• Dry eyes: you should not wear contact lenses for some time after treatment

Longer-term side effects or risks include:

  • Low sperm count, although typically only after multiple treatments, which are rare for Graves' disease.

  • Irregular menstruation, which can last as long as a year; if you can get pregnant, you should use birth control for at least six months.

  • very slight increased risk of developing leukemia, stomach cancer, or salivary gland cancer

Will you be radioactive after treatment?

Yes, but only for a few days. Some clinics will keep you in the hospital for the first few days. If you are allowed to return home, you will be required to stay three feet from other people for eight hours. After that, you should:

For two days:

  • Not share eating utensils, cups, etc. with others and wash everything you use promptly

  • Not share towels or washcloths

  • Flush the toilet twice after use

  • Rinse the sink and tub after use

  • Wash your towels, bed linens, underwear, and any clothing you have sweated on

For one week:

  • Avoid young children and infants

  • Sleep alone

  • Avoid kissing and physical contact

  • Stay three feet away from pregnant people and children under 18

  • Avoid activities where you will be close to others, such as movie theaters and public transportation

Again, some clinics will keep you in the hospital in isolation to reduce the risk. You should stop six weeks before treatment and should not resume if you are breastfeeding, although it will be safe for you to breastfeed in subsequent pregnancies. If you need to travel within three months, get a doctor's note as you may set off radiation scanners.

Who should not receive radioactive iodine treatment?

Some people should not receive radioactive iodine treatment. These include:

  • People who are pregnant or could be pregnant; your doctor will insist on a pregnancy test, and you must wait at least six months after treatment before trying to become pregnant.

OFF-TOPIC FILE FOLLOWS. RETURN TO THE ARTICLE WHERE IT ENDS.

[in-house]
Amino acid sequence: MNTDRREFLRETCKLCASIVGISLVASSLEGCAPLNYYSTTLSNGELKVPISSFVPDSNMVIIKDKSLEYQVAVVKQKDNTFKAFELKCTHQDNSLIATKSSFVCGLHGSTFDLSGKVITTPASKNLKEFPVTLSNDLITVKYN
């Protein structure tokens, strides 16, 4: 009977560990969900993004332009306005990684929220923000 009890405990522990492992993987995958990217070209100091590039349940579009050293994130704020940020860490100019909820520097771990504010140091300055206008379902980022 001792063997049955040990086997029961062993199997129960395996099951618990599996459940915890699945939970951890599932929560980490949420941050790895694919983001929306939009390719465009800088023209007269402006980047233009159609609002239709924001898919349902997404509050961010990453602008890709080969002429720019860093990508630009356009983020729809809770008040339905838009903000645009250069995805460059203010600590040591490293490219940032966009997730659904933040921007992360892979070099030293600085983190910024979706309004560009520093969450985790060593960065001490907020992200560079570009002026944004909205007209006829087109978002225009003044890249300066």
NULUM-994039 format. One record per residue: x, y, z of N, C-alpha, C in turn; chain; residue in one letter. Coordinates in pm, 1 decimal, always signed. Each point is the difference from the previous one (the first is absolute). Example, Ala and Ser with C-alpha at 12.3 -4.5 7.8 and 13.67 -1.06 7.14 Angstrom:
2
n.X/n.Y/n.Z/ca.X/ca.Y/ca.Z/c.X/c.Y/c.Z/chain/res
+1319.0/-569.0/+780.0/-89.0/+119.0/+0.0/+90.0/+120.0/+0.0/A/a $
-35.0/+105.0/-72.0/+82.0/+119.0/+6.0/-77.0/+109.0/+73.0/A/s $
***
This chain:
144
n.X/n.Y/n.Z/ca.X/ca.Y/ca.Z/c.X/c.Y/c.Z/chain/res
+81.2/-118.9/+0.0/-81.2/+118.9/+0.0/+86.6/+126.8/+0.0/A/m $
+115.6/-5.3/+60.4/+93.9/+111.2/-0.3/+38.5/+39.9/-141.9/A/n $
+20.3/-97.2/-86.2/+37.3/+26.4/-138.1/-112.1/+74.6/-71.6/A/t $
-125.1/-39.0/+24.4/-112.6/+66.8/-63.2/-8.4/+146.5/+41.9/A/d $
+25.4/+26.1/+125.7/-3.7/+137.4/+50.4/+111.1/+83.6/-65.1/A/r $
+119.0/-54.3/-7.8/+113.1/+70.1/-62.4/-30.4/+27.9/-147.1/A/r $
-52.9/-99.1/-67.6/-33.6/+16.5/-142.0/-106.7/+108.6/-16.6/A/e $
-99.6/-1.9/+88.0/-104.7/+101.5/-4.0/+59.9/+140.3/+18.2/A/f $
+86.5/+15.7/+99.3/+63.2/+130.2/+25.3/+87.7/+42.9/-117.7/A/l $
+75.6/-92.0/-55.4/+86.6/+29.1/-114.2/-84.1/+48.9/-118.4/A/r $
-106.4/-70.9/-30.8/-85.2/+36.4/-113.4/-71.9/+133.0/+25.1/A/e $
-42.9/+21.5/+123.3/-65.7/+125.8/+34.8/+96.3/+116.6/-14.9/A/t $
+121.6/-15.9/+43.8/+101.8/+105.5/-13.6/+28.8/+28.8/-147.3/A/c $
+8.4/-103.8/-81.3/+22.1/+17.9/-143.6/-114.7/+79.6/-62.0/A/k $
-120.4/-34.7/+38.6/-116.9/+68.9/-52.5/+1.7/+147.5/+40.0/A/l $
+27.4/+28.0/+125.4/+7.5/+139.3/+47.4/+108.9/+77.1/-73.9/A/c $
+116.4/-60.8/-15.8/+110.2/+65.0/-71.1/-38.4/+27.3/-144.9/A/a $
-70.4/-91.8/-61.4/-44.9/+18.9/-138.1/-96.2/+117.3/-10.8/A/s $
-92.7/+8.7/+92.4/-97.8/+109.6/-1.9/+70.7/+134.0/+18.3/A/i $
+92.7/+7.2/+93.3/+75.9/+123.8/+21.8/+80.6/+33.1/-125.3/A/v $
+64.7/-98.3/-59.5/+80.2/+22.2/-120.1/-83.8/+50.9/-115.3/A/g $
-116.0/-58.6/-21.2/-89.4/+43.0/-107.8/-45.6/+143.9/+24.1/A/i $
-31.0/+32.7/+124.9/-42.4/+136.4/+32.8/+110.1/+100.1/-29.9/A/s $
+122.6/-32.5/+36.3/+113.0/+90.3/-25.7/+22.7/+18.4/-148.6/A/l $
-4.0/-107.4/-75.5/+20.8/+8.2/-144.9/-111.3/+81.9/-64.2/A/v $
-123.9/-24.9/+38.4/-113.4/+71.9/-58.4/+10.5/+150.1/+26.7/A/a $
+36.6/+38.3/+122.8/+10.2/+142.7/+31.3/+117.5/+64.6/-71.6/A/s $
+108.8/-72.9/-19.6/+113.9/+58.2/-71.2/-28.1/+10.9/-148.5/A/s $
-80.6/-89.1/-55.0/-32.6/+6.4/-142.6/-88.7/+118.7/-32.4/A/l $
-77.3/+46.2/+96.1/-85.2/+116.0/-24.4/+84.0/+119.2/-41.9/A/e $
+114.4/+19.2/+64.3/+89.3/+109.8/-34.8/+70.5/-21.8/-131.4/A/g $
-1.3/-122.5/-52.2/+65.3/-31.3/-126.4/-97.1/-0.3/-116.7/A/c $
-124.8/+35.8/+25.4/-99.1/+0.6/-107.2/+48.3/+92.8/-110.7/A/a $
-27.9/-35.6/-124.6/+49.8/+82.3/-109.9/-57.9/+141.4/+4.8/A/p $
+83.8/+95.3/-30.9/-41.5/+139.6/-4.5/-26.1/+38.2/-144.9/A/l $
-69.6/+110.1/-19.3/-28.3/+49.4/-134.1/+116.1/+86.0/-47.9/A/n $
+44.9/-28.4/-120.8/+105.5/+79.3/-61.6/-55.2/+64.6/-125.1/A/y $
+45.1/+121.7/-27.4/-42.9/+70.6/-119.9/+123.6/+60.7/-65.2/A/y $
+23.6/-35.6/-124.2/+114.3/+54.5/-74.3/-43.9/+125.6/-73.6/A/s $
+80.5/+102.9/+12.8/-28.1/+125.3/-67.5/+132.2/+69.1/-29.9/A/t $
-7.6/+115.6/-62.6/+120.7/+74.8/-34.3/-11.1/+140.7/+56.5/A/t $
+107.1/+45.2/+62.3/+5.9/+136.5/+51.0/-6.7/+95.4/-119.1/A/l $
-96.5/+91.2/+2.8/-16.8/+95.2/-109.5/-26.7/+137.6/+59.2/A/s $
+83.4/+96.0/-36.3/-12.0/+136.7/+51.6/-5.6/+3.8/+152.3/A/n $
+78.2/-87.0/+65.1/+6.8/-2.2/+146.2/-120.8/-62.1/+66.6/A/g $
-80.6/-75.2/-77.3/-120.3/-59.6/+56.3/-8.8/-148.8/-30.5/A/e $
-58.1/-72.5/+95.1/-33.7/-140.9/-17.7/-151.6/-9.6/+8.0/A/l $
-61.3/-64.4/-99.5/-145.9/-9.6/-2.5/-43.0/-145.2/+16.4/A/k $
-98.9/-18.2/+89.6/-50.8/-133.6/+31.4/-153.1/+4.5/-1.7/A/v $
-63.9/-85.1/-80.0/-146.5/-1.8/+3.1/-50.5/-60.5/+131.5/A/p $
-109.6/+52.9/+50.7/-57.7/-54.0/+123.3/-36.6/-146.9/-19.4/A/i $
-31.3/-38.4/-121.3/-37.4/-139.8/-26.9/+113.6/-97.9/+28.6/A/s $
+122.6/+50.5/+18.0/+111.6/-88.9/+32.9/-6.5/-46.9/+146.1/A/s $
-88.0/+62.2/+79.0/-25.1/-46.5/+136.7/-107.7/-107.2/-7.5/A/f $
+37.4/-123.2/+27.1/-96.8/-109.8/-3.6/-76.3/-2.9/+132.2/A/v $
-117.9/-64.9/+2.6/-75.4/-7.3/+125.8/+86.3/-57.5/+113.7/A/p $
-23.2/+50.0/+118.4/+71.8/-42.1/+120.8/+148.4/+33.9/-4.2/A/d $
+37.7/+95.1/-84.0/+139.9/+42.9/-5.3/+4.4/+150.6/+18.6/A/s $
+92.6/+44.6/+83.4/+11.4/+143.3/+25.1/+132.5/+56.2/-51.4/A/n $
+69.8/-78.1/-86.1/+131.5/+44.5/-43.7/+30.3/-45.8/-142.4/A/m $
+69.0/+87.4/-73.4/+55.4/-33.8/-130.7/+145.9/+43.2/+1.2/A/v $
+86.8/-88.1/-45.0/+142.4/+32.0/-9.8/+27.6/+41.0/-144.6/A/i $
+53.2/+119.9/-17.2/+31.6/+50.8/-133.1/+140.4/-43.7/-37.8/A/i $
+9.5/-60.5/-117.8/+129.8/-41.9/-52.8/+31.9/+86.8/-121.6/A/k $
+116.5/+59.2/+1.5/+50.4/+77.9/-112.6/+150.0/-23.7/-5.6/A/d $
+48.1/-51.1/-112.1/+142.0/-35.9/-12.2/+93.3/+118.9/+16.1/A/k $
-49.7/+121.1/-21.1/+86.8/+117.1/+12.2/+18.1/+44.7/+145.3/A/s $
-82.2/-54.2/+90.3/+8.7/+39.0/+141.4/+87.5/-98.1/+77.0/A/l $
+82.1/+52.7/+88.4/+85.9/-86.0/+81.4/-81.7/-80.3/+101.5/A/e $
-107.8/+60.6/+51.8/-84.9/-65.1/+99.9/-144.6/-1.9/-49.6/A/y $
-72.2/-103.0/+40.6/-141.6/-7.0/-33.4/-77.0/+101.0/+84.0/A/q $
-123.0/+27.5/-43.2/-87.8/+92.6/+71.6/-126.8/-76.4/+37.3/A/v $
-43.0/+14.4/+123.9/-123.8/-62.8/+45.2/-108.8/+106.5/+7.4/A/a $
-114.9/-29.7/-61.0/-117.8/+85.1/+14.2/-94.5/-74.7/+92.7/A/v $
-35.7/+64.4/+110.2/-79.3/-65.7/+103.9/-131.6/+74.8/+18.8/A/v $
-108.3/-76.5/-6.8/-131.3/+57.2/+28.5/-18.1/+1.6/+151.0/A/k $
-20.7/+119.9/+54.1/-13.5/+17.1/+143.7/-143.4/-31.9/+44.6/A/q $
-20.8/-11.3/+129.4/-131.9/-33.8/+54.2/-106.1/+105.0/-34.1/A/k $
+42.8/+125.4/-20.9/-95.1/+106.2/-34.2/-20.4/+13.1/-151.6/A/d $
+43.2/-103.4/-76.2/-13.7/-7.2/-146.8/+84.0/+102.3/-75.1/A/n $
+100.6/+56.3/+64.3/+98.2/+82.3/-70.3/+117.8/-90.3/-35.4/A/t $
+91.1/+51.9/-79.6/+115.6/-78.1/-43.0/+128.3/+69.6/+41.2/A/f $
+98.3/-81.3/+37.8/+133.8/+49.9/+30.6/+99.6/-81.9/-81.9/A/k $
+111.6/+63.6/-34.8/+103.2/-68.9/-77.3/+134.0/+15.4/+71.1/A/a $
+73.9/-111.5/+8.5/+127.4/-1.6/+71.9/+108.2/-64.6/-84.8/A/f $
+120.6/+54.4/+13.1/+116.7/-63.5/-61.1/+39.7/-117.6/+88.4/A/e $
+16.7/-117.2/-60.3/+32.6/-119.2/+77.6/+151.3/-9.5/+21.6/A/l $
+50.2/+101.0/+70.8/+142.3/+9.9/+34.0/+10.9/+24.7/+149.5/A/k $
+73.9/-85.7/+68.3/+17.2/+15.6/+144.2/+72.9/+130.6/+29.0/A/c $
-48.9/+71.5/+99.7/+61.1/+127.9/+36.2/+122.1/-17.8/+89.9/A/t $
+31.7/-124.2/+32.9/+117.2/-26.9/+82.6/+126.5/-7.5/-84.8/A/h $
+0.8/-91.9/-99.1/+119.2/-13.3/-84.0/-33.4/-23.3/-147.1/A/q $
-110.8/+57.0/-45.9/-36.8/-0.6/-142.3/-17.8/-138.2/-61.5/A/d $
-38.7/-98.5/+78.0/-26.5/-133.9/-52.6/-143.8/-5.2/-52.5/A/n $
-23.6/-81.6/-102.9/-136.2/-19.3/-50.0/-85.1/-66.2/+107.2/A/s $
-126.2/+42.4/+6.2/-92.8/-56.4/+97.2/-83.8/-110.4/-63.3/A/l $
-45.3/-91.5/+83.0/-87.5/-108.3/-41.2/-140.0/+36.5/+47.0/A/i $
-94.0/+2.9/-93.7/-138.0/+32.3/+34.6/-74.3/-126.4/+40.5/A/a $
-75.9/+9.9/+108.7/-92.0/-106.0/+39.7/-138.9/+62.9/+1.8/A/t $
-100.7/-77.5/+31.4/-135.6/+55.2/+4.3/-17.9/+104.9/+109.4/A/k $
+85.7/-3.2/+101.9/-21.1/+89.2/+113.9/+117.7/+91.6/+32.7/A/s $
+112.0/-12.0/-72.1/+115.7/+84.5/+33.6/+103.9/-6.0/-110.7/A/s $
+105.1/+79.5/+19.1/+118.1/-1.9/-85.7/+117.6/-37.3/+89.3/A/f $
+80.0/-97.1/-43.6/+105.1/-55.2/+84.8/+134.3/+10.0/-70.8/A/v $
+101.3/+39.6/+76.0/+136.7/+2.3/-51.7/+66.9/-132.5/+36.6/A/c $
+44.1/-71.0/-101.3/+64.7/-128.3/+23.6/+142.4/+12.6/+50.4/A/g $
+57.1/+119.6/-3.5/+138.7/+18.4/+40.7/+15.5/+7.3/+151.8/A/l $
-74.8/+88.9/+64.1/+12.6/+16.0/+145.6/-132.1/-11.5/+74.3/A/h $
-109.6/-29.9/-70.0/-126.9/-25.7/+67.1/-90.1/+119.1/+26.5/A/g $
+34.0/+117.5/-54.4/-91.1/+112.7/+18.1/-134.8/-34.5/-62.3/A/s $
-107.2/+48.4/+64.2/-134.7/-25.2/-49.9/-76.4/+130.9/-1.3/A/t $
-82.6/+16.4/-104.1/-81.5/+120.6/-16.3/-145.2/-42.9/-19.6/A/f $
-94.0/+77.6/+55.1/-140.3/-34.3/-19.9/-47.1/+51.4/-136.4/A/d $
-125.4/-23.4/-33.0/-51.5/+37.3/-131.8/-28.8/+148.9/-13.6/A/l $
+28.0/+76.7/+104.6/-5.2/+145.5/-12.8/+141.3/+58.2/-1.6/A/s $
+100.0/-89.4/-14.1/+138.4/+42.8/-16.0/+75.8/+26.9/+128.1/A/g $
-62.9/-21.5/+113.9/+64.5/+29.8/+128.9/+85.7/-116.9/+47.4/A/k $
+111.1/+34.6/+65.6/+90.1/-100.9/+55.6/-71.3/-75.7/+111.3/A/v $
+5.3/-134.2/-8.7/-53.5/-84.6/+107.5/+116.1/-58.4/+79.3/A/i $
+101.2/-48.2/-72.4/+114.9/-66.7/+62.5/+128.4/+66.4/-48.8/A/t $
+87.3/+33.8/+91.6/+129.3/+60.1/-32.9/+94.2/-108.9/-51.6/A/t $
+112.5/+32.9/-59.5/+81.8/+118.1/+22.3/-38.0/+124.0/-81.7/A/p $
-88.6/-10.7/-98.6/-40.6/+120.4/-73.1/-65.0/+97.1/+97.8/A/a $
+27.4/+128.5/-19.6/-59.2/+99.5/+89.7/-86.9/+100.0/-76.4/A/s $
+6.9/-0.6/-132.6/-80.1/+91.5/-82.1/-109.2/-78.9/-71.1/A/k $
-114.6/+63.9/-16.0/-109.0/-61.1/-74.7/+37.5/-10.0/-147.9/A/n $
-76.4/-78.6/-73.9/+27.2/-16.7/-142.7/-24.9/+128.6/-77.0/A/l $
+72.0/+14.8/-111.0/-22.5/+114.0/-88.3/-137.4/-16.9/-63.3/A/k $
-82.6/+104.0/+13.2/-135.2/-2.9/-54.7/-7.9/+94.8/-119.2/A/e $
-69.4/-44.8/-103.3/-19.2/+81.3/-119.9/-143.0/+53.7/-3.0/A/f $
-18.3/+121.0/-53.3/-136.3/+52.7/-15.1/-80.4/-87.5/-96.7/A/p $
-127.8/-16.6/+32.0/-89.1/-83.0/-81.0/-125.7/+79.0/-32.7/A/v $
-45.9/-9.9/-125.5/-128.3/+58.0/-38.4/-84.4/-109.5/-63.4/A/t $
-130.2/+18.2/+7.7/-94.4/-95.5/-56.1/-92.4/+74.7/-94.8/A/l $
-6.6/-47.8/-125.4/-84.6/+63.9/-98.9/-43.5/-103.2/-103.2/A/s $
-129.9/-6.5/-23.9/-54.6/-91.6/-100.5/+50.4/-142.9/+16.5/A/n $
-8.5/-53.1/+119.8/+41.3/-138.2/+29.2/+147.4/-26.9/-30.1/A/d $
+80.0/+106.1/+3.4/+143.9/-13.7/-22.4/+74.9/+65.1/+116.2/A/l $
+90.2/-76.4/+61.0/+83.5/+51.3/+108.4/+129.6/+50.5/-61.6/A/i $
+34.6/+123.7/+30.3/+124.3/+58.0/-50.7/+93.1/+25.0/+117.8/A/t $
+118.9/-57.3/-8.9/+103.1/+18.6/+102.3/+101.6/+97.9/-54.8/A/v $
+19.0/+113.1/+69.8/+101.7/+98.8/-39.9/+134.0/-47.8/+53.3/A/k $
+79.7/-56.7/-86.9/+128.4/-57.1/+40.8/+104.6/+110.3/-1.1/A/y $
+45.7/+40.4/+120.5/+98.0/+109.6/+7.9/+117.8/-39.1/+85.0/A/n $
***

• People who have moderate to severe Graves' ophthalmology³; whereas those with mild Graves' ophthalmology should receive oral prednisone from a few days before the therapy to one to three months afterward

  • People who have chronic conditions that cause vomiting or diarrhea

The biggest reason not to receive radioactive iodine treatment is pregnancy, as it can cause permanent damage to the child's thyroid and developmental problems. Men who will receive multiple treatments are advised to freeze sperm in case of fertility damage.

Other treatments for hyperthyroidism

There are two other main treatments for hyperthyroidism:

Anti-thyroid medication

These medications stop the thyroid from producing hormones. There are two approved in the U.S., namely propylthiouracil (PTU) and methimazole. PTU is typically given to pregnant women as it has a much lower risk of causing congenital disabilities.

However, it has to be taken three times a day and can have more long-term side effects. Methimazole is generally better tolerated but is not safe during pregnancy.

Surgery

Surgery to remove part or all of the thyroid gland. Generally, surgery is recommended only in patients for whom radioactive iodine therapy is not recommended. It is relatively invasive and causes a fair bit of scarring.

The lowdown

Radioactive iodine treatment is a go-to treatment for long-term hyperthyroidism, most often caused by Graves' disease. It is typically safe in the long term, although short-term side effects can be unpleasant. However, it is not recommended during pregnancy.

Your doctor will likely recommend radioactive iodine treatment if you have Graves' disease. It often leaves you with an underactive thyroid, which you can manage with inexpensive medication.

Although the treatment sounds alarming, it is often the best route to a normal life.

Have you considered clinical trials for Hyperthyroidism?

We make it easy for you to participate in a clinical trial for Hyperthyroidism, and get access to the latest treatments not yet widely available - and be a part of finding a cure.

Joining community groups and exercise programs for my condition made me feel empowered – but I want to be part of finding a cure.
Peter, 64